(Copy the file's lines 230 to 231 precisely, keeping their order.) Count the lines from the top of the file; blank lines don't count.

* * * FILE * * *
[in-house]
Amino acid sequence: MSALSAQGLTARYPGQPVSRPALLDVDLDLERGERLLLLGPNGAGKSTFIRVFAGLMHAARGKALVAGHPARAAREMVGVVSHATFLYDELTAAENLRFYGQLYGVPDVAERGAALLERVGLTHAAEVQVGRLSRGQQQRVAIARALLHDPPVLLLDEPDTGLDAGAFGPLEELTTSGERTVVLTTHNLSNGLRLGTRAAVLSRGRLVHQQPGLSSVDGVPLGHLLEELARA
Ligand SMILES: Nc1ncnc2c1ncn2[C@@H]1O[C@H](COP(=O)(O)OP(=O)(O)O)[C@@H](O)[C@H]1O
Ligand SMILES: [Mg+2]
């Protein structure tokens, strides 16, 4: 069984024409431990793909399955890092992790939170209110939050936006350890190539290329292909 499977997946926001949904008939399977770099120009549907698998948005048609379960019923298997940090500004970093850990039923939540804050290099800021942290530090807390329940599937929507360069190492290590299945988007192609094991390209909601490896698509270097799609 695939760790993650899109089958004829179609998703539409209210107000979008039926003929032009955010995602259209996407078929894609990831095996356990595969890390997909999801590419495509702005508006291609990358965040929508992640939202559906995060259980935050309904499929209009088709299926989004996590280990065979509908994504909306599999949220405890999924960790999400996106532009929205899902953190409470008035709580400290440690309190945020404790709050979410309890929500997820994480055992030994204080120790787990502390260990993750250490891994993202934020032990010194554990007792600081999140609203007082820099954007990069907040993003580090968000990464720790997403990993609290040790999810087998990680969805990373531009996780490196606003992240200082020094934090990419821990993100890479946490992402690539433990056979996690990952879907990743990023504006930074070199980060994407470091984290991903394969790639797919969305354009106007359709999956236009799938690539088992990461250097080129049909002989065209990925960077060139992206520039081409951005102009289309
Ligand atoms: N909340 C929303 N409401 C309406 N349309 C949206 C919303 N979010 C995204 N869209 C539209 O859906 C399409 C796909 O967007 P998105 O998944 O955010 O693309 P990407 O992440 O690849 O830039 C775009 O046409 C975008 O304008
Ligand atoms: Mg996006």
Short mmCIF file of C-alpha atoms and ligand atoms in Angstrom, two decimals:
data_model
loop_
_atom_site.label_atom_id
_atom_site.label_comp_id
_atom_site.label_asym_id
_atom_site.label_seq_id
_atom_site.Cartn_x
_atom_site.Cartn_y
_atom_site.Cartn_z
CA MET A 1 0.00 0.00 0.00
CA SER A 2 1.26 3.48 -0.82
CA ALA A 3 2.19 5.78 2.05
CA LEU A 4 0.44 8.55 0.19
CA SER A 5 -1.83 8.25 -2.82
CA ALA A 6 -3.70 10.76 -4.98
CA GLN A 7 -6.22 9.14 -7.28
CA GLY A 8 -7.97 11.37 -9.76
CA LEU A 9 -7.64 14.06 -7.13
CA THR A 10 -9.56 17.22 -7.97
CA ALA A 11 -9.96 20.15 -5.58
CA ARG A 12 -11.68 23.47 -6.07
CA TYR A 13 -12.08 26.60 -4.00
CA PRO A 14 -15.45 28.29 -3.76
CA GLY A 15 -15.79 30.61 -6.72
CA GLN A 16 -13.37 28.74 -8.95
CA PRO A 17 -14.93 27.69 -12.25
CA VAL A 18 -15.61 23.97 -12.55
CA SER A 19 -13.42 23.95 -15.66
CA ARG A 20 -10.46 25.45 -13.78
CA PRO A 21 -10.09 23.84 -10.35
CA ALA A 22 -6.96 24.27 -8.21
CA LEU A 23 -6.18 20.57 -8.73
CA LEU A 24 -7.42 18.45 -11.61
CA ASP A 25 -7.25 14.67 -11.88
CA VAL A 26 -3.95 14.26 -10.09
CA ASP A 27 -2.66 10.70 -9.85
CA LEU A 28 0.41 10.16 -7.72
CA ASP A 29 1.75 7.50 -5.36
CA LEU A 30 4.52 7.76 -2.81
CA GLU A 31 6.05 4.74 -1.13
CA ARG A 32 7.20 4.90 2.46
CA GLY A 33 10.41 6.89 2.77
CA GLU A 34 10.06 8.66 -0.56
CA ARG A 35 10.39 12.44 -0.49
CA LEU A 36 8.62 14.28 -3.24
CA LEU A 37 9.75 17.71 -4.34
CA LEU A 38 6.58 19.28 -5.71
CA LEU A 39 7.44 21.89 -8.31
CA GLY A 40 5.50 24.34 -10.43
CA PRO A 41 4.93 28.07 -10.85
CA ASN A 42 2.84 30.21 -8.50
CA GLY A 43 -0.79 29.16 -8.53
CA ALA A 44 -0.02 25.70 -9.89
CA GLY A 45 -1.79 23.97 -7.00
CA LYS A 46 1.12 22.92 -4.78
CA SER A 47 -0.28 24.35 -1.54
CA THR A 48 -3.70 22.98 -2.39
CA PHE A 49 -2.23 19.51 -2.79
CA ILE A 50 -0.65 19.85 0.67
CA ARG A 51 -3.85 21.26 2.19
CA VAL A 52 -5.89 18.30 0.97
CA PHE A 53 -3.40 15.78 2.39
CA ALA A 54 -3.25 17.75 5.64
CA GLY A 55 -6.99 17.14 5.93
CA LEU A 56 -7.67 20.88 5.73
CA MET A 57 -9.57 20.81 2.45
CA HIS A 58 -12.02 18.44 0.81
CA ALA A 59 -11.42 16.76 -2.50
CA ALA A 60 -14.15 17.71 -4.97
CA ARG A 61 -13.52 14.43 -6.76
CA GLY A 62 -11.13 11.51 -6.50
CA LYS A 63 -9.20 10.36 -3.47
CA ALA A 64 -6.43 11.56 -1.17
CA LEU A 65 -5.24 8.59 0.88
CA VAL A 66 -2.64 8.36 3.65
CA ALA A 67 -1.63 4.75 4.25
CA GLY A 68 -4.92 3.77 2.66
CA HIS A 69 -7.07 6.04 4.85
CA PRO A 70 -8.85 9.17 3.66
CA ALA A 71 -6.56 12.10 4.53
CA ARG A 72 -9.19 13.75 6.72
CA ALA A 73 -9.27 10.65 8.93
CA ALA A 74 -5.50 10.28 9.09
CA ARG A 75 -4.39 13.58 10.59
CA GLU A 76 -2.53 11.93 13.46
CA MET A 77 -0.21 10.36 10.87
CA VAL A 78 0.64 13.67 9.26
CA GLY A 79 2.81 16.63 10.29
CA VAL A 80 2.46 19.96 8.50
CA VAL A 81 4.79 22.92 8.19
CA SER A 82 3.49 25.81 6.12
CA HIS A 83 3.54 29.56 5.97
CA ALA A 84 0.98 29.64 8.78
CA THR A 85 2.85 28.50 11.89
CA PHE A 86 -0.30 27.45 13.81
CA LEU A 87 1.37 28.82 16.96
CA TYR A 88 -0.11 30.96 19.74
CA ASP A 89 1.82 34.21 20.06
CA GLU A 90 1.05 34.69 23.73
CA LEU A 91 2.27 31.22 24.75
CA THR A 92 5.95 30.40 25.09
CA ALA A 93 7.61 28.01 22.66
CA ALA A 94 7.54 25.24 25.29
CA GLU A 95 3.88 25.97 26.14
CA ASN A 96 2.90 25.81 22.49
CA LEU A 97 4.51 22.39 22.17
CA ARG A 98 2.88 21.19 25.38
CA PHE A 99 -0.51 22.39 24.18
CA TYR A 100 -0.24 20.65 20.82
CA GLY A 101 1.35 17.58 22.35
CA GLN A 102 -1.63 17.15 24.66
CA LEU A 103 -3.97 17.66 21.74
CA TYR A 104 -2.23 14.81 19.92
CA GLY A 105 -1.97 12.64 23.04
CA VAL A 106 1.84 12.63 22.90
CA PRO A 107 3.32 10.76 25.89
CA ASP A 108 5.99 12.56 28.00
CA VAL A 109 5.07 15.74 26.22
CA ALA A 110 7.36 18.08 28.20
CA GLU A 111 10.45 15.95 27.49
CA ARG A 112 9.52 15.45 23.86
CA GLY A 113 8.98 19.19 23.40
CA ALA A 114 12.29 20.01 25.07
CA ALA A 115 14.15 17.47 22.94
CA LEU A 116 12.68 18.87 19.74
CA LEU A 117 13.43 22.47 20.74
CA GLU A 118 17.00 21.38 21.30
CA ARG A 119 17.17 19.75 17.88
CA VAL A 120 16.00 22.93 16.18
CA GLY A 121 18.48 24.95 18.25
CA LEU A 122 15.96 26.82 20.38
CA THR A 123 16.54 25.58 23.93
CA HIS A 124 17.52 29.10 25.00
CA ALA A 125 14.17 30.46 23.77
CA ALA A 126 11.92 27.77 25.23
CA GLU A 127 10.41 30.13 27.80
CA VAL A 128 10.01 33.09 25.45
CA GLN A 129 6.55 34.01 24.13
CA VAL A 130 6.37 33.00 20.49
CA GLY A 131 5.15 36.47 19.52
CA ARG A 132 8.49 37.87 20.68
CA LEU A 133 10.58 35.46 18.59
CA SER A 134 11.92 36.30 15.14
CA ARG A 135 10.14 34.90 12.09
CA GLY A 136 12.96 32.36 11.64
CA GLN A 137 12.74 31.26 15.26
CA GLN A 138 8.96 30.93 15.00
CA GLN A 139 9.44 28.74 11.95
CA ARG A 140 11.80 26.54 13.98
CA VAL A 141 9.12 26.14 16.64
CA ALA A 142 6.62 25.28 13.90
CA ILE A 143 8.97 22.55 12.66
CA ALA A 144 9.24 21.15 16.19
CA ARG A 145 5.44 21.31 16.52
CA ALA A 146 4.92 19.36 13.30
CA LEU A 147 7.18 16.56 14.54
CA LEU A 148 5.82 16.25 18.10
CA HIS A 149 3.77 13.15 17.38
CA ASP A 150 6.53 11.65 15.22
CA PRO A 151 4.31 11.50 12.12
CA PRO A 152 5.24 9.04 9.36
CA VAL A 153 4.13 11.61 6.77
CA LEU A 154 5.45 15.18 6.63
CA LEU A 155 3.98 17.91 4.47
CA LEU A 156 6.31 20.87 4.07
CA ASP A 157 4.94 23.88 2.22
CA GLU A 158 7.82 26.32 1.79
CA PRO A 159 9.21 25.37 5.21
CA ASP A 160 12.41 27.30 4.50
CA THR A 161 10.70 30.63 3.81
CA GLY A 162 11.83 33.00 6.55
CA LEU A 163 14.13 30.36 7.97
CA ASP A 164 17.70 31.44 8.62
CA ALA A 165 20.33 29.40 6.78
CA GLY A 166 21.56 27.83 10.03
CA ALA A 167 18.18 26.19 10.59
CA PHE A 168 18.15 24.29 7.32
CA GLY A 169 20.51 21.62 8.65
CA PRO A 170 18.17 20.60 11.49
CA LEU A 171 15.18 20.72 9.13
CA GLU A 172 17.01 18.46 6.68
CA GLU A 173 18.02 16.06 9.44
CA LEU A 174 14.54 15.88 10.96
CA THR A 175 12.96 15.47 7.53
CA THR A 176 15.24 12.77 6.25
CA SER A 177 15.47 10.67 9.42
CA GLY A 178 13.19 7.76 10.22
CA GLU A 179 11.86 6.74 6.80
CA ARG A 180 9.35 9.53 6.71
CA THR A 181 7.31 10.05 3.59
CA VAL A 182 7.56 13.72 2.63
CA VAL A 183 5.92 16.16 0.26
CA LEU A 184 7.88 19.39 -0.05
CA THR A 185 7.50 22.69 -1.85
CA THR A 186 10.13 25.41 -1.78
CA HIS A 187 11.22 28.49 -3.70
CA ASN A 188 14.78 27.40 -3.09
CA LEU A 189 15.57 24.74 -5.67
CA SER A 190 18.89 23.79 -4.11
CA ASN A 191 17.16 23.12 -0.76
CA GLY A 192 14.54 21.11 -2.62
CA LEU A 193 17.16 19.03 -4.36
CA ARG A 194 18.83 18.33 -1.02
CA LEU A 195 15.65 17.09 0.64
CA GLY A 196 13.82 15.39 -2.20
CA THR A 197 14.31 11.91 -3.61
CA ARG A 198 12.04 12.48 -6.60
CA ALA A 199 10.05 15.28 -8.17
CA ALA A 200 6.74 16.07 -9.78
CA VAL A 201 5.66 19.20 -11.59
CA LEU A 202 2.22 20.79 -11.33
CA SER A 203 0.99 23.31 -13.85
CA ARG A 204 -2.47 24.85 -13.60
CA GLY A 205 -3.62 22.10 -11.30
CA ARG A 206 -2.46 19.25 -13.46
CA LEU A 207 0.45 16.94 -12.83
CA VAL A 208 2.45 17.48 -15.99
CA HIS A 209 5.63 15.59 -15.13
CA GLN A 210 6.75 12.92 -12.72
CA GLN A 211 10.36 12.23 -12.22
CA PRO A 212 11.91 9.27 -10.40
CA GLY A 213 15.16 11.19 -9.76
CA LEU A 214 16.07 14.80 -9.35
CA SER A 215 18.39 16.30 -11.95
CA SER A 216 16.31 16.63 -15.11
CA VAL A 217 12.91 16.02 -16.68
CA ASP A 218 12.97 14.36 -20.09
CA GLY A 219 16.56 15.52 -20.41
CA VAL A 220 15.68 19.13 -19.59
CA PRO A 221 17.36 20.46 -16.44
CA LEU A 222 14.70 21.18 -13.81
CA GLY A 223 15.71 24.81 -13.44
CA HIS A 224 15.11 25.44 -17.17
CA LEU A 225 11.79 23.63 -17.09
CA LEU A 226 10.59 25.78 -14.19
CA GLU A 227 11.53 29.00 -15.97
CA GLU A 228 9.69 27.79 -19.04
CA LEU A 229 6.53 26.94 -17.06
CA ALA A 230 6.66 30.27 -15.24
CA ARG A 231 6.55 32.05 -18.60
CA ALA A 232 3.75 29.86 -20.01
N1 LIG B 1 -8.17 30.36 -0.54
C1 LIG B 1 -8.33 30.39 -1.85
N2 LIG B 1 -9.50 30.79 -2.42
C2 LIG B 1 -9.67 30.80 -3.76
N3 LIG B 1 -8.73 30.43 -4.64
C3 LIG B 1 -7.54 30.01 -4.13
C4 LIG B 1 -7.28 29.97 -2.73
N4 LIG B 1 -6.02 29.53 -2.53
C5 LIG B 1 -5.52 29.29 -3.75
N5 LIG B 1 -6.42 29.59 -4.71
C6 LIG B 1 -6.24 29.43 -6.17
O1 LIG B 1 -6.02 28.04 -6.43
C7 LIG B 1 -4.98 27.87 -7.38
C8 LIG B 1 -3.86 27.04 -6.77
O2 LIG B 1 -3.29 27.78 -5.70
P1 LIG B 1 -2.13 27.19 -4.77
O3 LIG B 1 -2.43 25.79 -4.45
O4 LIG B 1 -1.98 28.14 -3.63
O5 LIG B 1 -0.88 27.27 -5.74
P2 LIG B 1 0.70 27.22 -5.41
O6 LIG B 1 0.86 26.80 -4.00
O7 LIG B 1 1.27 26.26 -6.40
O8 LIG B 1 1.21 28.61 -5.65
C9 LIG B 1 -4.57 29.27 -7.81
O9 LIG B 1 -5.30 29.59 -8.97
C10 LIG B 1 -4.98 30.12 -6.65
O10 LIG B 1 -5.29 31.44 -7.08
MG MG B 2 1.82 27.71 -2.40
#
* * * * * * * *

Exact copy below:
CA GLY A 213 15.16 11.19 -9.76
CA LEU A 214 16.07 14.80 -9.35